We left about noon, and drove east- going for the corner and high point first. The roads were long and straight and we were mostly the only ones out there. We got about 1/4 of a mile away from the corner, and noticed the road heading there appeared to be a rut going out into a farmer's field. After hesitating for just a moment, we decided to drive down there anyway. We slowly inched our way along the ruts, and about 5 minutes later, the monument came into view. We got out and took some pictures and laughed at how random it was, then hopped back in the car to drive to the high point.
The Nebraska high point is less than half a mile from the state corner, but to get there, we had to drive a big loop around several fields. It's located on private property, but they have allowed public access. As we drove through the field to the high point, it was obvious that we were the only visitors there that day.
The monument is set on top of a hill that is virtually indistinguishable from the other rolling hills around it. Nonetheless, it is the only one with a monument declaring superiority over the others. We parked the car and climbed the last 100 feet (horizontal, not vertical) to the summit. After posing for more pictures, we hopped back in the car and continued onto our final destination- Pawnee Buttes.We arrived at Pawnee, found a campsite, set up camp, and went for a hike before dinner. After we got back, we prepared dinner, looked at the stars, and went to bed. It was about 6:30, with a light breeze.
About 7:30, the breeze picked up, so I went and took off the rain fly because it was flapping too much. I moved the car to provide a windbreak as well. Anyway, neither helped because I spent the next 6 1/2 hours waking up frequently because of the wind flapping the tent. It sounded like the tent was trying to either take off, or come apart at the seams. A time or two, I knew I could feel a breeze between my toes.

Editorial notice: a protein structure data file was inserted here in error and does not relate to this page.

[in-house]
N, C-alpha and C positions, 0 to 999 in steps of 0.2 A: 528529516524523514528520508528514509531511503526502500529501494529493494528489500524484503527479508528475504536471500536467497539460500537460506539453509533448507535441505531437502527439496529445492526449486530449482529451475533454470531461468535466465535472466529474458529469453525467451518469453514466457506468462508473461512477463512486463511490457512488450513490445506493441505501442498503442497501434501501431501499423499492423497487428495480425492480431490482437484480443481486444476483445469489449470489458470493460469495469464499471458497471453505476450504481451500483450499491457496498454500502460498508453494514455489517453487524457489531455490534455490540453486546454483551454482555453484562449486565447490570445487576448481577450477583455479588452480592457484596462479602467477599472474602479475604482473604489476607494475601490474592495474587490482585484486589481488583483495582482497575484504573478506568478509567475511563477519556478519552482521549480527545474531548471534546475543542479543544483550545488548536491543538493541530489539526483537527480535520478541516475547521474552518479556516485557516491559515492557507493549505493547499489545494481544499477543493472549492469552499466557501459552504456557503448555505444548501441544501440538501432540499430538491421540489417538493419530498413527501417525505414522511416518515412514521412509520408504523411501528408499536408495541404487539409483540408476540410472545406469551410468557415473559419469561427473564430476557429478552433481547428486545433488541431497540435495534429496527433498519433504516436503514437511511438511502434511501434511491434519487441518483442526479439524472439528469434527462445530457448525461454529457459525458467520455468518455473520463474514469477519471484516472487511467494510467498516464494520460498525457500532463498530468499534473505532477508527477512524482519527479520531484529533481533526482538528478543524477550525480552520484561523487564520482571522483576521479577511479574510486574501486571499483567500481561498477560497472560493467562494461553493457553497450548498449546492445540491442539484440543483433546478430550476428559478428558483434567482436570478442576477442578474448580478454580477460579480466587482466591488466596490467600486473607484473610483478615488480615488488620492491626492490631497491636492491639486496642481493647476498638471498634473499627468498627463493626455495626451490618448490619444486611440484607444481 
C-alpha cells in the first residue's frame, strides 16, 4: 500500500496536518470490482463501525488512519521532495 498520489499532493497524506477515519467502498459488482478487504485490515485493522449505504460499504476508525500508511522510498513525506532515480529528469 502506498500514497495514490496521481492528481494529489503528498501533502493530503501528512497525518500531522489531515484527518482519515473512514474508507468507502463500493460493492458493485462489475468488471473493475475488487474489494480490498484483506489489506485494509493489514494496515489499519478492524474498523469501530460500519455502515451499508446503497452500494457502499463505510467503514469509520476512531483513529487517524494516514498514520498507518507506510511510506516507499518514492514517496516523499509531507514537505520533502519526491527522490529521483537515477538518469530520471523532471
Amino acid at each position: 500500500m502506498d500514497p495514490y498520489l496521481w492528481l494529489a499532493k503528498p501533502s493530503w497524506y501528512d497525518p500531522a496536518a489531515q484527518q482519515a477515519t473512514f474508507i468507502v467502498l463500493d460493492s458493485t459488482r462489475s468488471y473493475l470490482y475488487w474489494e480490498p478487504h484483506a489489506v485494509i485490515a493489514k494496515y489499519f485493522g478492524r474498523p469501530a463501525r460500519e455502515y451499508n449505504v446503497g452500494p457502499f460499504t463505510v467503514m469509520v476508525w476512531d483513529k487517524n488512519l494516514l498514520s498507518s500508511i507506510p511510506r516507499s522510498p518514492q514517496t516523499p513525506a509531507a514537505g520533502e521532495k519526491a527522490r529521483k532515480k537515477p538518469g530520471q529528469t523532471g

Finally about 2 AM, I had had enough of trying to sleep. This was Pawnee Buttes- not a wind tunnel! We had brought a tent to sleep in, not a kite! What good is trying to sleep when sleep is physically impossible? All the while, Ashley was peacefully slumbering. Obviously she hadn't bought the tent and wasn't worried about it. Anyway, I had had enough. I was awake, and there was no way I was going to get a good night's rest. What's a guy to do at 2 AM when he can't sleep? Fortunately, we came prepared on this trip. I crawled out from under the many blankets, put on two pairs of pants, 3 shirts, a fleece vest, a jacket, my hat, gloves, wool socks, hiking boots, and my headlamp. I gave Ash a kiss on the cheek and said "I'm going for a hike". I gave her the option of coming with me- we could go on a hike, then watch the sunrise. After learning the time, she declined in favor of the warm blankets. She still wasn't perturbed by the tent flapping in the hurricane!
Anyway, I got up and filled up my Camelbak, then set off. Three and a half hours later, I made it back to the tent. I'd hiked down to the buttes, around both of them, and other places that I'm sure I couldn't follow again. There's nothing quite like hiking when you can't sleep! I got back at 5:30, took off several of the clothing items I'd layered with, and fell asleep for an hour. Sweet bliss!
Time Needed: overnight
Kid Friendly: No. Not anybody friendly!